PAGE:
Plato’s Allegory of the Cave. One of the most famous stories ever told. It has many good and important ideas, but its ontology (philosophy of Being) is atrocious and irrational, and represents Western philosophy’s decisive movement away from wisdom and into speculation (also called “theorymongering”)—where it has largely remained for the last 2500 years. This degeneration of philosophy into mere speculation about the fundamental nature of reality (i.e., of “Being”) started with Anaxagoras and was greatly reinforced by Plato and Aristotle. 3 pages of Plato, plus 3 pages of Professor’s explanatory notes.

10.

John Locke on personal identity(from An Essay Concerning Human Understanding, 1690). 8 pages.

11.

Bishop Berkeley’s thesis that reality consists of ideas, not of things outside our minds. From A Treatise on the Principles of Human Knowledge, 1710. 5 pages.

12.

David Hume’s proof that there is no such thing as a personal self (excerpted fromA Treatise of Human Nature, 1739).4 pages.

13.

Friedrich Nietzsche, On Truth and Lies in a Non-Moral Sense(1873).8 pages.

 

Other Readings:

14.

Map of the Mediterranean Sea. See where Greek philosophy originated in the 6th and 5th centuries: western Turkey, southern Italy, and Athens.

15.

Meditation: What is it? Why do it? How do you do it? What’s it got to do with philosophy?All wisdom teachings presuppose meditation, and stillness (meditation, incubation) is one of Parmenides’ three requirements for “realization” of what is eternally true (the other two are longing for the truth and logic). 4 pages with link to Open Heart Meditation instructions by Prof. Dechene (1 page).

16.

Explanations of Some Terms and Concepts in Taoist (Daoist) Philosophy. This study guide will be used in the section on Tao Te Ching, and also when we discuss the Cynic philosophy when studying Hellenistic and Roman philosophies, and again when we discuss “the problem of dreams” when studying Descartes. 5 pages.

17.

Professor’s lecture notes on Parmenides. You will need these to supplement our textbook sections on Parmenides and Zeno of Elia. 5 pages.

 

Videos:

18.

Professor Malcolm Eckel’s lecture on emptiness, nonduality, and the 2nd century Buddhist philosopher Nagarjuna’s doctrine of the Two Truths in Mahayana Buddhist philosophy. Professor Eckel, of Boston University, is the world expert on Mahayana nondualist philosophy, and this lecture explains both the theory and its implications for one’s life. 30 minute video.

19.

Lecture on the main teachings and significance of Rene Descartes by Professor Alan Charles Kors of the University of Pennsylvania. 30 minutes.

20.

Two lectures on the philosophy of John Locke and the implications and influence of Locke’s ideas by Professor Kors. 60 minutes.

21.

Lecture on Nietzsche by Professor Lawrence Cahoone of the College of the Holy Cross. 30 minutes.

 

Recommended, but Not Required:

22.

Change Your Thinking, Change Your Life. Professor Dechene’s article on the American New Thought philosophy. It arose in New England in the latter part of the 19th century, and is very much alive and used by thousands of people today. It is an expression of what Tao Te Ching 1 called “naming.” William James called it America’s “only decidedly original contribution to the systematic philosophy of life,” and approved of it for its “cash value,” i.e., that it wasn’t just a theoretical philosophy but one that actually worked to heal and prosper people and to harmonize troublesome situations. It also agrees with the fundamental understanding of Existentialism that individuals create themselves in this world through their beliefs. 9 pages.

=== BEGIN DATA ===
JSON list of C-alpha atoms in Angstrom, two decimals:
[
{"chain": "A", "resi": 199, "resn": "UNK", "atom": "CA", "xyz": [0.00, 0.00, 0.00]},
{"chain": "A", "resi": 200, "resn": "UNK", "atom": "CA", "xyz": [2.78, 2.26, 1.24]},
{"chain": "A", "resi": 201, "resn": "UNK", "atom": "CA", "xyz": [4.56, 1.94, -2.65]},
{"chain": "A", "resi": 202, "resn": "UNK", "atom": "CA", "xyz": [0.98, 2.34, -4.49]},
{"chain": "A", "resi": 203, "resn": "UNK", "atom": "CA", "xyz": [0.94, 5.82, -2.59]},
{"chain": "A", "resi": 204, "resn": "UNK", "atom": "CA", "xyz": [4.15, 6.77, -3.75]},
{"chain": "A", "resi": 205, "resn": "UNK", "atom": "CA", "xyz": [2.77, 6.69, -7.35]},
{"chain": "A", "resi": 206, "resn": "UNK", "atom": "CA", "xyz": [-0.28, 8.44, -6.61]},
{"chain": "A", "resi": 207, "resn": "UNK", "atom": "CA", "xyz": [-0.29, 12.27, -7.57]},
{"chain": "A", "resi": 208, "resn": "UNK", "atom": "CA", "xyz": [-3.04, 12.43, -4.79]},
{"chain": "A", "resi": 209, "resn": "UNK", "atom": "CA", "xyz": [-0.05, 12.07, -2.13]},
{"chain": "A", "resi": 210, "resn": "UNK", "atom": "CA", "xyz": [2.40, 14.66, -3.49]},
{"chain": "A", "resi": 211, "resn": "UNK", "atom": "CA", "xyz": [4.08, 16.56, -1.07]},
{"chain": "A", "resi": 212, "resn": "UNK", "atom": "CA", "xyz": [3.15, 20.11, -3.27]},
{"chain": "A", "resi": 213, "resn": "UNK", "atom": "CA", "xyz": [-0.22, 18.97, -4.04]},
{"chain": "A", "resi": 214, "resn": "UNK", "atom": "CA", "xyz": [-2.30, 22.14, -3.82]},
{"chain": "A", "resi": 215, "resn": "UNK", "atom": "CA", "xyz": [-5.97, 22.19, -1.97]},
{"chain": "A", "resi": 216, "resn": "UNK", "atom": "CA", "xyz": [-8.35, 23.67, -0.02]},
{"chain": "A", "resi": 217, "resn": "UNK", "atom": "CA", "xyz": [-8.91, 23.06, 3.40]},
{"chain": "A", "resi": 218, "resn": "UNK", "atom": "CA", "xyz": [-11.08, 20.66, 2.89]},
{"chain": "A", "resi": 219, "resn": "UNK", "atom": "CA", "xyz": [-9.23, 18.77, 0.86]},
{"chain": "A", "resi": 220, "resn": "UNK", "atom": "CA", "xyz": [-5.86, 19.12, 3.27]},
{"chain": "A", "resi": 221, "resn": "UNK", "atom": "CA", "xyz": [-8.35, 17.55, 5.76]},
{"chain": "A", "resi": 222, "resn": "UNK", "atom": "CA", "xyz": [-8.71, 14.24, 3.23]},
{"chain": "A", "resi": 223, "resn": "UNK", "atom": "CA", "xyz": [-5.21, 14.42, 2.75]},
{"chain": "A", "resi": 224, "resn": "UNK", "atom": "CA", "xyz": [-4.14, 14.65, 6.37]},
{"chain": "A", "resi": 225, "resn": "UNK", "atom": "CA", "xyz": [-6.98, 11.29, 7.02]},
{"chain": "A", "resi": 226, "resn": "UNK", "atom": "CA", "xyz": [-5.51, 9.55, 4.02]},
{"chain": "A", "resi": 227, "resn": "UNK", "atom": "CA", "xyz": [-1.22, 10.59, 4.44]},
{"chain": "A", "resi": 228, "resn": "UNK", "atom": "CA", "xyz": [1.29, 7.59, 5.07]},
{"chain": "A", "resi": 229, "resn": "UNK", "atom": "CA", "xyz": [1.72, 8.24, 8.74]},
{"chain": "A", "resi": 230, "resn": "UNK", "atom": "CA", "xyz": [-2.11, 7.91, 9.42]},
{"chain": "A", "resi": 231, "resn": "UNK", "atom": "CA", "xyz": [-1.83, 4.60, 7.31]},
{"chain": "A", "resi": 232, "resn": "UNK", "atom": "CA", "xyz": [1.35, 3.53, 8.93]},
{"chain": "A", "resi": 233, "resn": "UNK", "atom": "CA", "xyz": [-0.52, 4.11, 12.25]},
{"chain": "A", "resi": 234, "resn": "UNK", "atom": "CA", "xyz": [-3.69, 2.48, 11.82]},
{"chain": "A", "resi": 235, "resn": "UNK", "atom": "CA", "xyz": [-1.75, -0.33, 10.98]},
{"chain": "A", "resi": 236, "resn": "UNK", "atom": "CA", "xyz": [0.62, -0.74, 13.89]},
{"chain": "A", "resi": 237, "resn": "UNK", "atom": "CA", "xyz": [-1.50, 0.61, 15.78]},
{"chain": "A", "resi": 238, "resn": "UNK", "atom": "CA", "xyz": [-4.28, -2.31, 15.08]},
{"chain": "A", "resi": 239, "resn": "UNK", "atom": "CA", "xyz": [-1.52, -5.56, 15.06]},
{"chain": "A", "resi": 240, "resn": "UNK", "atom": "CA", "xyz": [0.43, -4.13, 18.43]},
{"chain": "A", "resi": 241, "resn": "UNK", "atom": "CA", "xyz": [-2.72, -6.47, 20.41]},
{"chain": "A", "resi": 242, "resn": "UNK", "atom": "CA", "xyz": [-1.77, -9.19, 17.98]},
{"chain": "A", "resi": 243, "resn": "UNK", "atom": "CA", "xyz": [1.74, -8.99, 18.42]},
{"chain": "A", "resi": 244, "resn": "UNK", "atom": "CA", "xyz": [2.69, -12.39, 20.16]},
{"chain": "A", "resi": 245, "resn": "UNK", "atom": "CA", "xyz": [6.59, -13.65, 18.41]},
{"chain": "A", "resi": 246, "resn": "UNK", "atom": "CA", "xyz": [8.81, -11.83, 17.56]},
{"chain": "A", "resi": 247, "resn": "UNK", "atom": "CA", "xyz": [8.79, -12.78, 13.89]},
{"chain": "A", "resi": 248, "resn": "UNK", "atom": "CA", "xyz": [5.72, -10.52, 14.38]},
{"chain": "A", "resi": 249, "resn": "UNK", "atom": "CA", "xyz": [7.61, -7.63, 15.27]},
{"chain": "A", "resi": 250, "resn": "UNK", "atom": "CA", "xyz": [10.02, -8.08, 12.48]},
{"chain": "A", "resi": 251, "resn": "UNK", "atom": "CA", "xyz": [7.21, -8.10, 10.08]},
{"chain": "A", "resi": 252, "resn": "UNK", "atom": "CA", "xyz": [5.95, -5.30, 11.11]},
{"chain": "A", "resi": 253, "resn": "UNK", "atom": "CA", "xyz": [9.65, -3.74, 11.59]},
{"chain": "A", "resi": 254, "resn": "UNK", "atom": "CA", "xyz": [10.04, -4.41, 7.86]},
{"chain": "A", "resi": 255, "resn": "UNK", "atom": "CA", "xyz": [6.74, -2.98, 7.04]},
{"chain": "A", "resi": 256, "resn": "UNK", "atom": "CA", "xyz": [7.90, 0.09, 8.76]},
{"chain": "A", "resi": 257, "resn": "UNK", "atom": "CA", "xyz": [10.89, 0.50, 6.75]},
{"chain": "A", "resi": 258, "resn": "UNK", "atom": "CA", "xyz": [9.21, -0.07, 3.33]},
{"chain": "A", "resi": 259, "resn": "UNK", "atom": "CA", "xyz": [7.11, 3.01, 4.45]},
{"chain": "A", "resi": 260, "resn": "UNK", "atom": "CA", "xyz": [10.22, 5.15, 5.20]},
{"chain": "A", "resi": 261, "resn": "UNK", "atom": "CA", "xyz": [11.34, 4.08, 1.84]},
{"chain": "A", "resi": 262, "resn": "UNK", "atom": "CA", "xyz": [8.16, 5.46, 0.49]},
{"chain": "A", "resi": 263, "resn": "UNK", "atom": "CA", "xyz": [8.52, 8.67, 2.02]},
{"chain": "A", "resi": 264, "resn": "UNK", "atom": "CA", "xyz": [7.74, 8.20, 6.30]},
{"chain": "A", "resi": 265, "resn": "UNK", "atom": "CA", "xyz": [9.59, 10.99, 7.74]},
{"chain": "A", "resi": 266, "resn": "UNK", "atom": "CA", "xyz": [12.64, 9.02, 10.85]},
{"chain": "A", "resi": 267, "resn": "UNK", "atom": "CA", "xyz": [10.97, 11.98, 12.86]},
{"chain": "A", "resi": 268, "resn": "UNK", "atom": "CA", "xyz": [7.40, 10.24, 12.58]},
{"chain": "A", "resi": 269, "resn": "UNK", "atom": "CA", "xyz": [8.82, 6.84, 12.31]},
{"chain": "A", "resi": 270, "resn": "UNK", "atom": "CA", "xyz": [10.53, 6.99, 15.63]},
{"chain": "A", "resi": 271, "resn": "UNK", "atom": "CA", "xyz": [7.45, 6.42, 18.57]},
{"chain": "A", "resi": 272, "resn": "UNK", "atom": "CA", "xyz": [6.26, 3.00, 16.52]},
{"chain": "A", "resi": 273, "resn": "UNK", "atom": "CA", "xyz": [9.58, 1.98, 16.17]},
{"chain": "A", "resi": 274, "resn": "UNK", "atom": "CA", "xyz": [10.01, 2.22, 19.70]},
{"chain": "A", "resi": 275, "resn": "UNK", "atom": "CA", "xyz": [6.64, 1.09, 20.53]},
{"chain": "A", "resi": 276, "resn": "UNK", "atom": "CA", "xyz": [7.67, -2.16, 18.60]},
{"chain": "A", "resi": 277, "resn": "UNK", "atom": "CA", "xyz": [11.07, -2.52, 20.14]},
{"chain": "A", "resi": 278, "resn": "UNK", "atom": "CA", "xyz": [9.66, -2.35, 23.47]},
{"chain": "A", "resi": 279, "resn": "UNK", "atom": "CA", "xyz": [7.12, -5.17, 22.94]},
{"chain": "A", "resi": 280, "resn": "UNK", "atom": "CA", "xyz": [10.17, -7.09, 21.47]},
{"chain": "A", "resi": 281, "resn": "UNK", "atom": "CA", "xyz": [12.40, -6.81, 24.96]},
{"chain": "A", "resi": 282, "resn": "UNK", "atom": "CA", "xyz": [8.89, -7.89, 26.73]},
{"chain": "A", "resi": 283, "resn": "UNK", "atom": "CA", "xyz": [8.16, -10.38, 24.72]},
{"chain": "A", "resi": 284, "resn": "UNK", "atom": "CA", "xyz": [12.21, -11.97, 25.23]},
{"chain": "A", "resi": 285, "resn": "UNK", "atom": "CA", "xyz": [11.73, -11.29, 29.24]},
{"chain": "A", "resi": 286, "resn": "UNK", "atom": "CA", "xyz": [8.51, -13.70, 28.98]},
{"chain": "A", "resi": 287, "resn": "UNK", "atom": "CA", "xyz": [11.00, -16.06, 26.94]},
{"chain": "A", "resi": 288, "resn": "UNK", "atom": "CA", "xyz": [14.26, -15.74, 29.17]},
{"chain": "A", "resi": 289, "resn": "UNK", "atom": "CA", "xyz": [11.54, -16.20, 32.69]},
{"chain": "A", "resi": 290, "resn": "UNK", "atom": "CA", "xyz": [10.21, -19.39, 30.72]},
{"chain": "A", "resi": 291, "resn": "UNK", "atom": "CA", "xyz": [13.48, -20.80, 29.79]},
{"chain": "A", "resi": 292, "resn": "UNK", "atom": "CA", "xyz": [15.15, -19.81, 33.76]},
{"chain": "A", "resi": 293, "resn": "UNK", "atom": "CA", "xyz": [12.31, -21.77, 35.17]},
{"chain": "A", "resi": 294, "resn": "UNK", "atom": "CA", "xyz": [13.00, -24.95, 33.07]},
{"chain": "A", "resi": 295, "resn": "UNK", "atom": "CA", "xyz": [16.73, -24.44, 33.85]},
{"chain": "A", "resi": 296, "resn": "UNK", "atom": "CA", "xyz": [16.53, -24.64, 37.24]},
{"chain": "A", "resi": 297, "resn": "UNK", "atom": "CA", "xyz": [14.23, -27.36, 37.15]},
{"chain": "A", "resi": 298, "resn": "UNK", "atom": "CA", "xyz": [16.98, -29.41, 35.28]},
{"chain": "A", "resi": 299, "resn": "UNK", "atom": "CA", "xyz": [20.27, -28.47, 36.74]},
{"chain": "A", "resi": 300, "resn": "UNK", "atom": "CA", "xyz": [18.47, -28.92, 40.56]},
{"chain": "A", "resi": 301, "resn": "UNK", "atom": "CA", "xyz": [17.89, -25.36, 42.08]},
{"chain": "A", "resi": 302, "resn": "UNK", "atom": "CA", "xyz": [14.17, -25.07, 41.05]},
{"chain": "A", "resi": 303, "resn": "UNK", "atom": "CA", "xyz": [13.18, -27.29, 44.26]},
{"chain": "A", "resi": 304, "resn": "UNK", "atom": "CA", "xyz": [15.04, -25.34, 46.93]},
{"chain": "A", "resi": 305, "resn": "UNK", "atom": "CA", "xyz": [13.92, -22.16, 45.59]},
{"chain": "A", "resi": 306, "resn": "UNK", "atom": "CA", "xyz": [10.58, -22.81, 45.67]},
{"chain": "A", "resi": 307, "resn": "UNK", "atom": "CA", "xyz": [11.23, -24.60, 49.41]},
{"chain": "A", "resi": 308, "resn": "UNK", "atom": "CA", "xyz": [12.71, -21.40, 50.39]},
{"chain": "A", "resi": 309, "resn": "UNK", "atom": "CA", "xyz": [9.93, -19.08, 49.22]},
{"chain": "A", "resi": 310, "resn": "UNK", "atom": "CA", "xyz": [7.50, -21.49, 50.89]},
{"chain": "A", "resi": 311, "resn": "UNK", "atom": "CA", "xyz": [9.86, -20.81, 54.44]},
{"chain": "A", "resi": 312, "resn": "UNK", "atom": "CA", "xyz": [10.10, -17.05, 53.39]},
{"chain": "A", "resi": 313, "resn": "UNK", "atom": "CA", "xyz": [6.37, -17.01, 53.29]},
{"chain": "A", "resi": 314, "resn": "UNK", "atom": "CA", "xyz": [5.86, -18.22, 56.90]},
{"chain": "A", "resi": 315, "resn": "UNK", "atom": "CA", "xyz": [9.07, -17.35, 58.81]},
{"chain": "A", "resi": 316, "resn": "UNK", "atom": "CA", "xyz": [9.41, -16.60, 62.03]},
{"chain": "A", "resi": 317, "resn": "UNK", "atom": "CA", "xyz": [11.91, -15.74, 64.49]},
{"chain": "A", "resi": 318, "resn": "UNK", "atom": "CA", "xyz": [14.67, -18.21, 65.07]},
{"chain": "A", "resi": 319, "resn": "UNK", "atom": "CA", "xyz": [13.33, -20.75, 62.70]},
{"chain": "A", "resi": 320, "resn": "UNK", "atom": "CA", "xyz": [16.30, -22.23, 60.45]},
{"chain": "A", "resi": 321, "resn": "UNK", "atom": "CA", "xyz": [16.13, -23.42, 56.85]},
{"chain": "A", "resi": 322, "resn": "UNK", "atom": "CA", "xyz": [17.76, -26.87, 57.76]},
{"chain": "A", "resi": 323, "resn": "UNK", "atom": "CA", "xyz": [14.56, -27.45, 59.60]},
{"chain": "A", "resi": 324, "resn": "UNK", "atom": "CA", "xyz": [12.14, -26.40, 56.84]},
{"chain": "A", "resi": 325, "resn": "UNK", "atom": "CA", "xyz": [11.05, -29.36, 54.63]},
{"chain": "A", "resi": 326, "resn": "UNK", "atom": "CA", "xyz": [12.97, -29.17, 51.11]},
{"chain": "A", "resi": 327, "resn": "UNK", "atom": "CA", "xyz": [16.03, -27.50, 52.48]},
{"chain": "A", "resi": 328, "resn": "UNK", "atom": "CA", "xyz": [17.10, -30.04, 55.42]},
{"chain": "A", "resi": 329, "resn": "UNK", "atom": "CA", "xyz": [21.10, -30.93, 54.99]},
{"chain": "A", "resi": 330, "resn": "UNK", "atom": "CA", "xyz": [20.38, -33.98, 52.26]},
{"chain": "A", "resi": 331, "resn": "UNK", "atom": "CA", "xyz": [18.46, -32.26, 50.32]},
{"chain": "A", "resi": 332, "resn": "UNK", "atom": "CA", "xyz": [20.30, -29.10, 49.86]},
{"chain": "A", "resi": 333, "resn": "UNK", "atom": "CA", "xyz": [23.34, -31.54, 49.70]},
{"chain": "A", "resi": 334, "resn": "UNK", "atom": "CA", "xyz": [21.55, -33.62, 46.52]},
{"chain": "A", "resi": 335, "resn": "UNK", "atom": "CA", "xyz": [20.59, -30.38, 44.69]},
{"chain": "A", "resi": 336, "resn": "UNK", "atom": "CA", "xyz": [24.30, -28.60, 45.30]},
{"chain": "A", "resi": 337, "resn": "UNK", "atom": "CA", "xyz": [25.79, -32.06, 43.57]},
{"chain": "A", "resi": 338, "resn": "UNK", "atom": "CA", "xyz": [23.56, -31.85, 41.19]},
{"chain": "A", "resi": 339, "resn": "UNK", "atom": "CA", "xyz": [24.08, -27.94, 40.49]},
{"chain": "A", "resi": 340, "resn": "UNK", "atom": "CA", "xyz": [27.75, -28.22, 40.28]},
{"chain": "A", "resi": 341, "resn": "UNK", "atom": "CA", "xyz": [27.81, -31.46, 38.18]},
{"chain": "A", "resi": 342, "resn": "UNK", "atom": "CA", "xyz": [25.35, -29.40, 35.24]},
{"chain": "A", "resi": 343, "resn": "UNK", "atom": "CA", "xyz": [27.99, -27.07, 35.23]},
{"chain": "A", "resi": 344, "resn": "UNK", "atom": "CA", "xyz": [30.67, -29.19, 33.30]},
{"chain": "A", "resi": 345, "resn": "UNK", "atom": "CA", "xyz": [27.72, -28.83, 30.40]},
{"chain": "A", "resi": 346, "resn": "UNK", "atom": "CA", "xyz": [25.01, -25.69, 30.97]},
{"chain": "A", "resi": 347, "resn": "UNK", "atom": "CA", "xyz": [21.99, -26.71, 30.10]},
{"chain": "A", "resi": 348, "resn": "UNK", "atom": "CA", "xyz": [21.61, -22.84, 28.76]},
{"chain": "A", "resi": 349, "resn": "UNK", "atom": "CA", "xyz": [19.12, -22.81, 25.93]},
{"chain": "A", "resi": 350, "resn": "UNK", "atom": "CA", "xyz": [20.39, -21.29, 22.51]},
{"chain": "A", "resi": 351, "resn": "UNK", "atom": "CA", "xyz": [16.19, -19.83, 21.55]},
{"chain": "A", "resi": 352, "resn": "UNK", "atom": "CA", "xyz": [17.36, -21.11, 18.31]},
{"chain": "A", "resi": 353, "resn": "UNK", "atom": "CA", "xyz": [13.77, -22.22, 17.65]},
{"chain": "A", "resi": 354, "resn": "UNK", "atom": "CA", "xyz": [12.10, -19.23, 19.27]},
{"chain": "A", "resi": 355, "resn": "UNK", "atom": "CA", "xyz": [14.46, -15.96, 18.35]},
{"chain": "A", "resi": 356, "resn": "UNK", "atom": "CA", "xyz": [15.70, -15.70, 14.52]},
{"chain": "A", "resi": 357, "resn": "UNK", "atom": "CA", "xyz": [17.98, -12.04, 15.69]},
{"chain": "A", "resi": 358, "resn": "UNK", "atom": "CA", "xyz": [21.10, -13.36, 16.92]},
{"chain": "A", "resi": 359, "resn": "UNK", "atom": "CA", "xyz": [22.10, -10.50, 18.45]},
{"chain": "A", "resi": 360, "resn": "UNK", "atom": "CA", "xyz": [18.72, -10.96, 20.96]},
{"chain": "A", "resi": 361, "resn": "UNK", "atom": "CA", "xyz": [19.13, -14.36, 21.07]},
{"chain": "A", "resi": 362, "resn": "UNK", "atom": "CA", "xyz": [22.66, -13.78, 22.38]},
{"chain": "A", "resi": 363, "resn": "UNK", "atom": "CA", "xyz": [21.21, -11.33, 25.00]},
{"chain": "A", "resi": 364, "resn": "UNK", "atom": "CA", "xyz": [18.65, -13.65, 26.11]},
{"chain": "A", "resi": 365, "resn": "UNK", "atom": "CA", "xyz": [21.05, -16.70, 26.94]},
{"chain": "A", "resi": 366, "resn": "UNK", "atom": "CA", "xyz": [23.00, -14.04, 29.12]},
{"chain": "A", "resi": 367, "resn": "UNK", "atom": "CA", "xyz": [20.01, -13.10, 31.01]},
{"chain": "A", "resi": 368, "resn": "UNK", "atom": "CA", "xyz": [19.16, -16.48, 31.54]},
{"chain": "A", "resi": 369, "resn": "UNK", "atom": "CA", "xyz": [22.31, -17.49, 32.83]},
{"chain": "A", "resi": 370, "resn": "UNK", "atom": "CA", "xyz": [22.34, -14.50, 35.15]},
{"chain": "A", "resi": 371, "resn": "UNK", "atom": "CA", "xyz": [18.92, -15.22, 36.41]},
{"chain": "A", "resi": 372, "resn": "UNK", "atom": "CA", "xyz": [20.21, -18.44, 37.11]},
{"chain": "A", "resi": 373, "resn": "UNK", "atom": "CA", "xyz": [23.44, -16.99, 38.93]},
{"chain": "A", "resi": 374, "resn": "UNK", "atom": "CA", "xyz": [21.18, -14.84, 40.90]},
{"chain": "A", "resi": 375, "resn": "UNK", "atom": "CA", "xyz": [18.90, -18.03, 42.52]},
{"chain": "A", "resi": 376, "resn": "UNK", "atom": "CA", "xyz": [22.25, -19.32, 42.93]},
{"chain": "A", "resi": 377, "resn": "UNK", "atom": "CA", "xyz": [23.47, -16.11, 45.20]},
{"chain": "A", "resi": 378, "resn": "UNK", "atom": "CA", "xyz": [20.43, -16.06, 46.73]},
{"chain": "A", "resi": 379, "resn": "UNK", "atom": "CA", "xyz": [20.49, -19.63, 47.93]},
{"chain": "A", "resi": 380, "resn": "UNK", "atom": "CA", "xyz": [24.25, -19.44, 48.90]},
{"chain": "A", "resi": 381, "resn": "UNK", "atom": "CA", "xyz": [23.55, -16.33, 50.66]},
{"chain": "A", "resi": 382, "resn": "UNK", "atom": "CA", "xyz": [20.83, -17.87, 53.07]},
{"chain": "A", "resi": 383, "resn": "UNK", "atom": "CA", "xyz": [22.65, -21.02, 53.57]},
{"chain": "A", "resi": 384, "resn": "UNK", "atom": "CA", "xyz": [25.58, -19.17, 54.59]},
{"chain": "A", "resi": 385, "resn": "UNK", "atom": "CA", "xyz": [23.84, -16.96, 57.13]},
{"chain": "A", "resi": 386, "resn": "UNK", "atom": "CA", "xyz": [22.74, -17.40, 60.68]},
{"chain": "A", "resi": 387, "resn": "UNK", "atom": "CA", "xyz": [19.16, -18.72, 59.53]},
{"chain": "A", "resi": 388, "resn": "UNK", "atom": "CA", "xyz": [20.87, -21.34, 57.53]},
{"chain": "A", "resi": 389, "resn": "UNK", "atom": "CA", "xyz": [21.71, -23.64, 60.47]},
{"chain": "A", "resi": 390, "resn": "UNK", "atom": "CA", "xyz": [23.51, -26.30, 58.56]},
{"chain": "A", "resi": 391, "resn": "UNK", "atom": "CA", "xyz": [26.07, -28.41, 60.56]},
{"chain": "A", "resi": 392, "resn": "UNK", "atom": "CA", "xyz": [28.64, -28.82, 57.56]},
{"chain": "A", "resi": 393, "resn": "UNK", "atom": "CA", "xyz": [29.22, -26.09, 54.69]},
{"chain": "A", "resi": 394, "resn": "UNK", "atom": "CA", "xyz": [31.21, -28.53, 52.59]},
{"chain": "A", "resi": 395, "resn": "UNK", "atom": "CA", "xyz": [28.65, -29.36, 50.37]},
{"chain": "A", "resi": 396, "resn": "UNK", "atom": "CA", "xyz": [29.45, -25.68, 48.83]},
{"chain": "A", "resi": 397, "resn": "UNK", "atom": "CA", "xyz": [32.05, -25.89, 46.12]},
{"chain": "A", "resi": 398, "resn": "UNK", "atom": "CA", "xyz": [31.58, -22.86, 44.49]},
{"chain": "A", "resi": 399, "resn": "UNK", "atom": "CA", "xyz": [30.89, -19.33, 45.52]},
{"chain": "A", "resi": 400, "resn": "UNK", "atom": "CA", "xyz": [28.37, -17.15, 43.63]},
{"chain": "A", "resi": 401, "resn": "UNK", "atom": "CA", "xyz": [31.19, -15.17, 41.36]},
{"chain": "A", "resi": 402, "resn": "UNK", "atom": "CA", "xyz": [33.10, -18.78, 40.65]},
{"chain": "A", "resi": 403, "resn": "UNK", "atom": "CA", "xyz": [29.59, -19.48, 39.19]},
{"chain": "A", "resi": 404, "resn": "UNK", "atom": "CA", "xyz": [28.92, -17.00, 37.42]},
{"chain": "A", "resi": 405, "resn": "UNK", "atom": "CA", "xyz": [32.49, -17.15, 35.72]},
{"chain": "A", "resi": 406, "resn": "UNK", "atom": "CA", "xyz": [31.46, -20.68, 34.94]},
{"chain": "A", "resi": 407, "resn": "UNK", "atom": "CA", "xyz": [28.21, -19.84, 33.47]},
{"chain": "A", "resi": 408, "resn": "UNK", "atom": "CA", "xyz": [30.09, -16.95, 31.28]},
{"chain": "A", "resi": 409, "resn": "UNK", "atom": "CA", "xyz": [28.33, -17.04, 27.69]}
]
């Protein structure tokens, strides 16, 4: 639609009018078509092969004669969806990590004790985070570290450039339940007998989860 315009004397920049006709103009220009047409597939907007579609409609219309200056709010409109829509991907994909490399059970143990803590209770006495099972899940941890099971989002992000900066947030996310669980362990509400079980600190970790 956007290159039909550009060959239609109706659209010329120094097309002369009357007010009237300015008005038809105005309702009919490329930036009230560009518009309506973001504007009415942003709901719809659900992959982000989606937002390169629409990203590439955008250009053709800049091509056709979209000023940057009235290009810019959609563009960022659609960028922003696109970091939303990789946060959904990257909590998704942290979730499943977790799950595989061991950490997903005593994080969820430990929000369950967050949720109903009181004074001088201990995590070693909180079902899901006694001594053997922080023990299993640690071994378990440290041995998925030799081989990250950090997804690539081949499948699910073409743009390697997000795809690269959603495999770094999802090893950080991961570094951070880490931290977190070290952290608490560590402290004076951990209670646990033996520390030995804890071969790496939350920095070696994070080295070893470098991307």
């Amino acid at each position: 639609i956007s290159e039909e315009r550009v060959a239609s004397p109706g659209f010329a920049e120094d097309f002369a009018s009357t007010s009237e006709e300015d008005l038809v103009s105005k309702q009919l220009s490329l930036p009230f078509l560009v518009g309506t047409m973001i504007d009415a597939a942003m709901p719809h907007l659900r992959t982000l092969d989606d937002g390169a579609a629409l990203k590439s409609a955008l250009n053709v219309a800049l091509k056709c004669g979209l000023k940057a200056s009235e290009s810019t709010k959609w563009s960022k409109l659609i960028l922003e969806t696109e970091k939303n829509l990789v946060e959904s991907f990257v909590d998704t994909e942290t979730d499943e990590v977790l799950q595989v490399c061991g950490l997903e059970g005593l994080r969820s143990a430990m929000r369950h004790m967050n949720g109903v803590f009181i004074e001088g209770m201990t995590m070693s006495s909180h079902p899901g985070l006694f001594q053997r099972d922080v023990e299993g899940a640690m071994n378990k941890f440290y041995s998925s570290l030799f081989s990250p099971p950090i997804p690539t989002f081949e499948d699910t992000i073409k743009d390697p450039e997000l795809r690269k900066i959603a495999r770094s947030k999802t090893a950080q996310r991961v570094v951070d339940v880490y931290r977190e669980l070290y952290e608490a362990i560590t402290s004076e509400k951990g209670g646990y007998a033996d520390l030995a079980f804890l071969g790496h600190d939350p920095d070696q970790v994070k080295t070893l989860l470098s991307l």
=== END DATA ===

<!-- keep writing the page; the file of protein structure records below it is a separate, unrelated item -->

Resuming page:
Course Subjects

 

Professor Dechene’s Introduction to Philosophy course will use the history of philosophy approach with the purpose of acquainting students who are new to the study of philosophy with a representative range of philosophers, philosophies, and viewpoints.

The course is intended to make students conversant with the main names and ideas in the history of philosophy, and to provide a solid basis for further study of philosophy.

The motto of the course will be the famous aphorism, “You will know the truth and the truth will set you free.” To discover what is true, throughout the course we will look at these closely related questions:

  1. What is real (and what isn’t).
  2. How does an individual discover what is true or real.
  3. What difference does knowing what is real make in a person’s life.
  4. How does a person live realistically (i.e., live his or her life in terms of what is truly real).

Student Learning Outcomes/Learning Objectives

 

Learning Outcomes

Professor Dechene’s course is divided into four sections (with a test at the end of each section). The learning outcomes for each section are these:

  1. Understand what the earliest Greek philosophers were looking for: that which is common to all things in the universe, i.e., that which makes the cosmos a unified cosmos rather than just a collection of separate things. We will especially look at the idea that maybe what is fundamentally real and that is common to all seemingly different things is formless, what Anaximander called the apeiron (the boundless).
  2. Understand the radical distinction between the reality seen by the intellect and what is seen by the senses, and Parmenides’ discovery of logic, and his distinction between necessary and contingent statements and, correspondingly, between certainty and opinion, on the one hand, and Being and appearances on the other.
  3. Understand how classical philosophy responded to the intellectual and spiritual crisis caused by Parmenidian rationalism and abandoned the idea that there could be a common truth underlying all that is, and based on direct experience and logic.
  4. Understand the modern European attempt to rebuild philosophy on a new foundation, and how that effort collapsed.